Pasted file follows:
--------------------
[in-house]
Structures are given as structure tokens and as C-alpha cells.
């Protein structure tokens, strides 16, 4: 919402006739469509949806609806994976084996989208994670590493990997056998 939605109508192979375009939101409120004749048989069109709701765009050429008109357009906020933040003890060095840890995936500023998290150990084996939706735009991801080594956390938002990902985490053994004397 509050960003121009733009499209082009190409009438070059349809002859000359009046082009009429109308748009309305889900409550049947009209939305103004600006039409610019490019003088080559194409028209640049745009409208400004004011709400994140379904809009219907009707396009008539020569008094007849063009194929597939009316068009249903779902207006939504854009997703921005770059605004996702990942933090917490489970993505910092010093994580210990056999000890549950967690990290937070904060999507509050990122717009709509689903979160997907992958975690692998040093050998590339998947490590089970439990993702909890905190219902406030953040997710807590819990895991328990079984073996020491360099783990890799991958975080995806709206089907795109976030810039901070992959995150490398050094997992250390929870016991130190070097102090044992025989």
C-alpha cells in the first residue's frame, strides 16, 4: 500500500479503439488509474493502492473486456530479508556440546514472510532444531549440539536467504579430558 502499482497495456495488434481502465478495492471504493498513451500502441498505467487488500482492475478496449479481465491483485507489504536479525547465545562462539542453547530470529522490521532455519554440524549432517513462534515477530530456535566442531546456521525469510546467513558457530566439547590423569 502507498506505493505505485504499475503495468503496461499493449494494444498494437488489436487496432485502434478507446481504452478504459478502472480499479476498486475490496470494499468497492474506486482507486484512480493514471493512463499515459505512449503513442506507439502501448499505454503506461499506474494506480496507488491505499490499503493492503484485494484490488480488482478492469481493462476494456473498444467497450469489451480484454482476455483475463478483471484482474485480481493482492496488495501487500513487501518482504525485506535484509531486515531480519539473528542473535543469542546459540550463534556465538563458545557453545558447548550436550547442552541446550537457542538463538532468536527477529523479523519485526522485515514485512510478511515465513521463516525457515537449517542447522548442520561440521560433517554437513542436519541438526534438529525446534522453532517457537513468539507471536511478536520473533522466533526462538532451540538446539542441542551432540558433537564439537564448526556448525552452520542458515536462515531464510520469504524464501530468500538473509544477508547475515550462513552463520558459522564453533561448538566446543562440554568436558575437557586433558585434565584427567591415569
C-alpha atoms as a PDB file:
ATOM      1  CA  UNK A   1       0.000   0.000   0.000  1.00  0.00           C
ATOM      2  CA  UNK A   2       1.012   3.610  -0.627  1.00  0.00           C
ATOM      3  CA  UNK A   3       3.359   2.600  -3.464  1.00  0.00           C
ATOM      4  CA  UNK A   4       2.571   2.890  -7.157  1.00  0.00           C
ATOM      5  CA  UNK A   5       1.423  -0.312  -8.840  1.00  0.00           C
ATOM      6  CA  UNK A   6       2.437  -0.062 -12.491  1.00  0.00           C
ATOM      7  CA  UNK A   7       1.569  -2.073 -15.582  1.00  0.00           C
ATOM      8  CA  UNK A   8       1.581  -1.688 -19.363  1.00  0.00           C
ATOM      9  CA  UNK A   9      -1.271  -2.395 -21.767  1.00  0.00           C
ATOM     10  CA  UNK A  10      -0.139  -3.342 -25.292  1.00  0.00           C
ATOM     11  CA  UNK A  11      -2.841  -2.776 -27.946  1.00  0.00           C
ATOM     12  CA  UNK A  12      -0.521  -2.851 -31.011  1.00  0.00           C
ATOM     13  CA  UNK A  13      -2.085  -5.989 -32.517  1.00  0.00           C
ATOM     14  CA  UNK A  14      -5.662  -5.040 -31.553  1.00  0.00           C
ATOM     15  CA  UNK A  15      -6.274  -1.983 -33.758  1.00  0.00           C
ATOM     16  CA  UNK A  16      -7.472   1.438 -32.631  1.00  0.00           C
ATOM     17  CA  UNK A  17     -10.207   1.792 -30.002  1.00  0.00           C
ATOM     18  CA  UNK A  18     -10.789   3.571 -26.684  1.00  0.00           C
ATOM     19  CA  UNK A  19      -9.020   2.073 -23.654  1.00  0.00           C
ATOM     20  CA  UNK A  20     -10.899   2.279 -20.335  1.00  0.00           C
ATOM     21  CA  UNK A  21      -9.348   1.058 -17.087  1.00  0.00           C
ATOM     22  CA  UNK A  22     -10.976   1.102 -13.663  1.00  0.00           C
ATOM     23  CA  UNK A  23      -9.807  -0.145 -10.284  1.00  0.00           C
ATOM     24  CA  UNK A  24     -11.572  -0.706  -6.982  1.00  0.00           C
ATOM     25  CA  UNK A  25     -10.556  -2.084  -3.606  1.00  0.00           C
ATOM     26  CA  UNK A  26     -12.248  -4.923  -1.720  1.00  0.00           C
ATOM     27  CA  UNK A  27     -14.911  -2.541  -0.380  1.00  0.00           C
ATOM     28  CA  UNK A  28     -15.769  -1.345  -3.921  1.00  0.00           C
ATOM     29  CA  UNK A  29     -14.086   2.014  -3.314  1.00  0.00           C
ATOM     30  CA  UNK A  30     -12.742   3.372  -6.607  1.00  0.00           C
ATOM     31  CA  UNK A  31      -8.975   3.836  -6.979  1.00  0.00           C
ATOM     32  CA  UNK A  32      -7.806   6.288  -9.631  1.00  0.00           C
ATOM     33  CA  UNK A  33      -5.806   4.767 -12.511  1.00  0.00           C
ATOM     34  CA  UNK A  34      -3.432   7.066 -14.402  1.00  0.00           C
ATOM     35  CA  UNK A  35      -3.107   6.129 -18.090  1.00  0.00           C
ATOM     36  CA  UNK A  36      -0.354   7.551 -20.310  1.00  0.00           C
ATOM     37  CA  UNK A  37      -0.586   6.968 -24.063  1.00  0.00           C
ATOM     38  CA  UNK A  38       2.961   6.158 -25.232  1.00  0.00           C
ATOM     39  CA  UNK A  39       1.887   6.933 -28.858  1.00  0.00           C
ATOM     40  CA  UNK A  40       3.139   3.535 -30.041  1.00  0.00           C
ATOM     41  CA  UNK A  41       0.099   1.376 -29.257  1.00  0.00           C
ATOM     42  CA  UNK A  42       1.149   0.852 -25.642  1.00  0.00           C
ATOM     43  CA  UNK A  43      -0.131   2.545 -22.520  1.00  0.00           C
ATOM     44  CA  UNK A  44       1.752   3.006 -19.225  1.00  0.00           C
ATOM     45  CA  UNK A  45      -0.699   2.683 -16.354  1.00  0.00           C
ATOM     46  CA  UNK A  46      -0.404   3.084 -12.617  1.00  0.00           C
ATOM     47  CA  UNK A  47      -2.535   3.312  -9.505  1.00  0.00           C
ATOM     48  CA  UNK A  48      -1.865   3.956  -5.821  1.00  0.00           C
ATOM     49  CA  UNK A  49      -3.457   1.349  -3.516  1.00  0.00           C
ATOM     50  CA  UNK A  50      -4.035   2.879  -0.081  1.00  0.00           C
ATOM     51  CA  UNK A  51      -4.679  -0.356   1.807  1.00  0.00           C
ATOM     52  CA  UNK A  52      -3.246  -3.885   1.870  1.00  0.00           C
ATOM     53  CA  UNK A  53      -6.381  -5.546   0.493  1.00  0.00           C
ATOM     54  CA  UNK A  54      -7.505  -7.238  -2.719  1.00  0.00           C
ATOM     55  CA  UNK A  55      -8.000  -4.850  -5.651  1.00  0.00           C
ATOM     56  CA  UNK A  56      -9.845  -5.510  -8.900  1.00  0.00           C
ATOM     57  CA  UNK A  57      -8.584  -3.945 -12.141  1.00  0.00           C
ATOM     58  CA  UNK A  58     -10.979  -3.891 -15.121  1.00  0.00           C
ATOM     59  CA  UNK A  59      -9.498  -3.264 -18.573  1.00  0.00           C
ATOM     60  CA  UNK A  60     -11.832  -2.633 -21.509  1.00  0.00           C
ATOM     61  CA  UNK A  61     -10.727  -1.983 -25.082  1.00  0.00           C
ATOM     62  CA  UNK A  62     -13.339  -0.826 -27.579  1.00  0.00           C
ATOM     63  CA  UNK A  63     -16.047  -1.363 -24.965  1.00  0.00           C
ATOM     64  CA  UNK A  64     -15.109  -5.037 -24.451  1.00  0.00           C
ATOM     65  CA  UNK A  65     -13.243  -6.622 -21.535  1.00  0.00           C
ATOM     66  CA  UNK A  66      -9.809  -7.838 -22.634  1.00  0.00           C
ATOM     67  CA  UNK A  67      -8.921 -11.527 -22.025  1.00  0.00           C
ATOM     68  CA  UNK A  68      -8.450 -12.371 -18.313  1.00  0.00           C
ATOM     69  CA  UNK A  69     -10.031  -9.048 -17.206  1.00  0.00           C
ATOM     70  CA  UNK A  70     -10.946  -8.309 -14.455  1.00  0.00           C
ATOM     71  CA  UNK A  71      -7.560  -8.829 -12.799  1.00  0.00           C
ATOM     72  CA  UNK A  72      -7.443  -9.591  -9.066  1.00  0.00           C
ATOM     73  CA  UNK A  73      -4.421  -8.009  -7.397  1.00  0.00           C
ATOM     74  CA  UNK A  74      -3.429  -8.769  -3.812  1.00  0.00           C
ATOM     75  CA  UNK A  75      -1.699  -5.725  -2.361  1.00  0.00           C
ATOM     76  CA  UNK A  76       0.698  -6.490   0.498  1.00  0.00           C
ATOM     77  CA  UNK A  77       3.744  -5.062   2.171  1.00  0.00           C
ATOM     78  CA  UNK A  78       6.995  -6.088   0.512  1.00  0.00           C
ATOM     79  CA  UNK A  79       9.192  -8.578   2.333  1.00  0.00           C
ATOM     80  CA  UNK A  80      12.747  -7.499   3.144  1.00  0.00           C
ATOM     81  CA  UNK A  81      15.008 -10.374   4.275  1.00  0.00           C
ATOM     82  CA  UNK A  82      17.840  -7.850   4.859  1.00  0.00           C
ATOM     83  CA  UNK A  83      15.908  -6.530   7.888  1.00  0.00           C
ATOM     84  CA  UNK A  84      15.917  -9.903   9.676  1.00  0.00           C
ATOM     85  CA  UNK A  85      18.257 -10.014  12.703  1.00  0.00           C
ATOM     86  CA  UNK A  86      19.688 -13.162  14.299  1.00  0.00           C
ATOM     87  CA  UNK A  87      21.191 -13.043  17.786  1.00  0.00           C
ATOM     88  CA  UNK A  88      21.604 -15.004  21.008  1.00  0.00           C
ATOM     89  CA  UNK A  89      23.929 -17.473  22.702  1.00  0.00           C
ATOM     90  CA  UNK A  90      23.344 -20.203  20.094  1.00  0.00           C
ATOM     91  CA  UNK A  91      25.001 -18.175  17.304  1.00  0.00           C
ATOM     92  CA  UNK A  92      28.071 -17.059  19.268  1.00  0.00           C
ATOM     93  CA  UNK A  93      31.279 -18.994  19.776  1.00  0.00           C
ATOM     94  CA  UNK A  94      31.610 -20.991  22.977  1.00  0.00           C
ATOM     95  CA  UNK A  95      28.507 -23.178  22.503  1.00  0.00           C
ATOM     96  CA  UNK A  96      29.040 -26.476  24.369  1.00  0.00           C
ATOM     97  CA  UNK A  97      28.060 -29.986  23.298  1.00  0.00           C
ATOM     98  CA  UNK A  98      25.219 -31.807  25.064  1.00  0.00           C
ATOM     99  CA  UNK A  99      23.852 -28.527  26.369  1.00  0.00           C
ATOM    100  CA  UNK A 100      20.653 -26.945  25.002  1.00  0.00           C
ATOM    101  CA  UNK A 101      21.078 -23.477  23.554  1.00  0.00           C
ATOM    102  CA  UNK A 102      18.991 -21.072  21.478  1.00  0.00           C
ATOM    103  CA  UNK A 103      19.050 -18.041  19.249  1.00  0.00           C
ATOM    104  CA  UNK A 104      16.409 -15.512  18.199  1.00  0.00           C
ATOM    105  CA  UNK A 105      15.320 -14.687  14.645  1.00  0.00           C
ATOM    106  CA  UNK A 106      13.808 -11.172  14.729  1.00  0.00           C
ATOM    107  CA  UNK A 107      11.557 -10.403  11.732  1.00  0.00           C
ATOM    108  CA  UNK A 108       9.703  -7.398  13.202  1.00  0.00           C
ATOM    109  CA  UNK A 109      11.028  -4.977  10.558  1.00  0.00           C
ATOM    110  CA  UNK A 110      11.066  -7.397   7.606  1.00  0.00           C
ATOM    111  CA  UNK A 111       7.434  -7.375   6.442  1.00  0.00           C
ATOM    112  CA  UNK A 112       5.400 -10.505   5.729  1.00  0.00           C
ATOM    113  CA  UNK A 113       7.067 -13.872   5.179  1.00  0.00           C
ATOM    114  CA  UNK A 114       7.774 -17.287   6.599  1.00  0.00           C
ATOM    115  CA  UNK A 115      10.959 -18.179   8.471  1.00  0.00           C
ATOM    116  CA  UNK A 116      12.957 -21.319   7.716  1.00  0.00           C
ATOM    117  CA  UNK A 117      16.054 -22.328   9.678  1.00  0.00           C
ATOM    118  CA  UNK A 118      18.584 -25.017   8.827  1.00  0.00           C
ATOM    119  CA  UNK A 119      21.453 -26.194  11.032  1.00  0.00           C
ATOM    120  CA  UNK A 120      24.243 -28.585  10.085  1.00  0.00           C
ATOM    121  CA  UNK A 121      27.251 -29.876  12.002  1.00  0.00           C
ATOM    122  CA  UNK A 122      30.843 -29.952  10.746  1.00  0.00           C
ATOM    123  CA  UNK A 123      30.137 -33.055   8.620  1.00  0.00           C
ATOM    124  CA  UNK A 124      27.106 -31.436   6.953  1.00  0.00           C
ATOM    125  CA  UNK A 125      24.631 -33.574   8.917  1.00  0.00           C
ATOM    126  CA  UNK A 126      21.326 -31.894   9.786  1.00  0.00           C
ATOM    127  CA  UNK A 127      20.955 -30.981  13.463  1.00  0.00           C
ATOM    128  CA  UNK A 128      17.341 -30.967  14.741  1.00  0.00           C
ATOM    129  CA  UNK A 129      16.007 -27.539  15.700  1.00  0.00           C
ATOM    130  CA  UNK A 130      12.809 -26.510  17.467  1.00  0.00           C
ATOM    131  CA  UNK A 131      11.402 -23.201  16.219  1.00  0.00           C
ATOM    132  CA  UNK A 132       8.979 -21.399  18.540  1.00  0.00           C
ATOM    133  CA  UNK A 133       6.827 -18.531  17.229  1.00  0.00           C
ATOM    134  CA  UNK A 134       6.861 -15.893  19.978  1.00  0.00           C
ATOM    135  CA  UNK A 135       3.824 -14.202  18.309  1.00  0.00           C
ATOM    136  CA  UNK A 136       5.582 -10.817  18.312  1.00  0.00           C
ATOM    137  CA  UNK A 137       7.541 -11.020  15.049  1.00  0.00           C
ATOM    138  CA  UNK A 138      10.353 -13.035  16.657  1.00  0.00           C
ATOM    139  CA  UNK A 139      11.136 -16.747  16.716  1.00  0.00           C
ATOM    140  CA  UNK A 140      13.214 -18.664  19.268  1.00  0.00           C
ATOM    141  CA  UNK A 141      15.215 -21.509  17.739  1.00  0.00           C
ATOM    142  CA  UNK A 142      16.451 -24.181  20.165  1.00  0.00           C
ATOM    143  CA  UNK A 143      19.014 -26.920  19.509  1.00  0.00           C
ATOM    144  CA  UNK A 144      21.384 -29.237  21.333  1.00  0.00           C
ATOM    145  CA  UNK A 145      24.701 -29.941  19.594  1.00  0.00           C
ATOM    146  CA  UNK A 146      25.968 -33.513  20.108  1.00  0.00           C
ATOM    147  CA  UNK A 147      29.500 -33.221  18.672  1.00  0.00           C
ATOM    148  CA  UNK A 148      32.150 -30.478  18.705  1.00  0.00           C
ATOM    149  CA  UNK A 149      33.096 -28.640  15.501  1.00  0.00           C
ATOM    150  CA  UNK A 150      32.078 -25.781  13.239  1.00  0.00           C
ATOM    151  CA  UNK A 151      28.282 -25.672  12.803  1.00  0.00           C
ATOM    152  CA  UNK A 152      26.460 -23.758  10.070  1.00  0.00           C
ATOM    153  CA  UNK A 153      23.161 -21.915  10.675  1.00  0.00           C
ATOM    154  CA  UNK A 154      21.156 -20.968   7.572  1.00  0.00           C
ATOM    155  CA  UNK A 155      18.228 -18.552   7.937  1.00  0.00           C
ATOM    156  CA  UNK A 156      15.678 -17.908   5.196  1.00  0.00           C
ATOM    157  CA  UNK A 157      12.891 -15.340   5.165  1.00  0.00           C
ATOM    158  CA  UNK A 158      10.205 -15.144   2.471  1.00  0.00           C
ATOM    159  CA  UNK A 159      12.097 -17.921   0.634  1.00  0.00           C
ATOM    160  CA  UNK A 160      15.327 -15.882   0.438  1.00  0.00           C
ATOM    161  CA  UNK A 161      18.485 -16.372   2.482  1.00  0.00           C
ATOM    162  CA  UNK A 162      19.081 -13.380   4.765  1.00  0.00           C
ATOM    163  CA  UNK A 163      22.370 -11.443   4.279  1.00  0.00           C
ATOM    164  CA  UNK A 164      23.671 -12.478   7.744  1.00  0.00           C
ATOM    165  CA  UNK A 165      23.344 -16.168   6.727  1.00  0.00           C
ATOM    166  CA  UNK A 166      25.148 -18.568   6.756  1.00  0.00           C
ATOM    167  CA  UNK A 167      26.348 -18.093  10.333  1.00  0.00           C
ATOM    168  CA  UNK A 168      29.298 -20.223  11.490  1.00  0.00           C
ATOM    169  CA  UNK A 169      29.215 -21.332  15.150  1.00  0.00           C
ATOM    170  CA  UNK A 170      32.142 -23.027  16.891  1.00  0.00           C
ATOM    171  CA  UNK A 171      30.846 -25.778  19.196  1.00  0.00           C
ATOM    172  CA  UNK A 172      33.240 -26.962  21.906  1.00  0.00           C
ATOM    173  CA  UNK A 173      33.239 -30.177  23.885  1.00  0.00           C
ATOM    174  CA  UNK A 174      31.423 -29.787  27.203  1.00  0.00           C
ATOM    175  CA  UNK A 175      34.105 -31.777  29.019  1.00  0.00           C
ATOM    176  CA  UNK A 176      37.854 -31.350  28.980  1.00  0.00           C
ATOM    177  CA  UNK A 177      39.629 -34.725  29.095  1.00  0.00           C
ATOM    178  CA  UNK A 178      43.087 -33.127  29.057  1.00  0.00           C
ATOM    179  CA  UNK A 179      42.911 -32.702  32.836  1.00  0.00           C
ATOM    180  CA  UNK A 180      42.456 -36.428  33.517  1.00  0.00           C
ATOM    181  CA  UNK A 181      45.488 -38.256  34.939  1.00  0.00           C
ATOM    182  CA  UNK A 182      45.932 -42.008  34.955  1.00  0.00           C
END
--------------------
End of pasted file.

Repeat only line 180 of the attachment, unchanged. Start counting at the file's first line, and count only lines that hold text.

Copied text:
ATOM    175  CA  UNK A 175      34.105 -31.777  29.019  1.00  0.00           C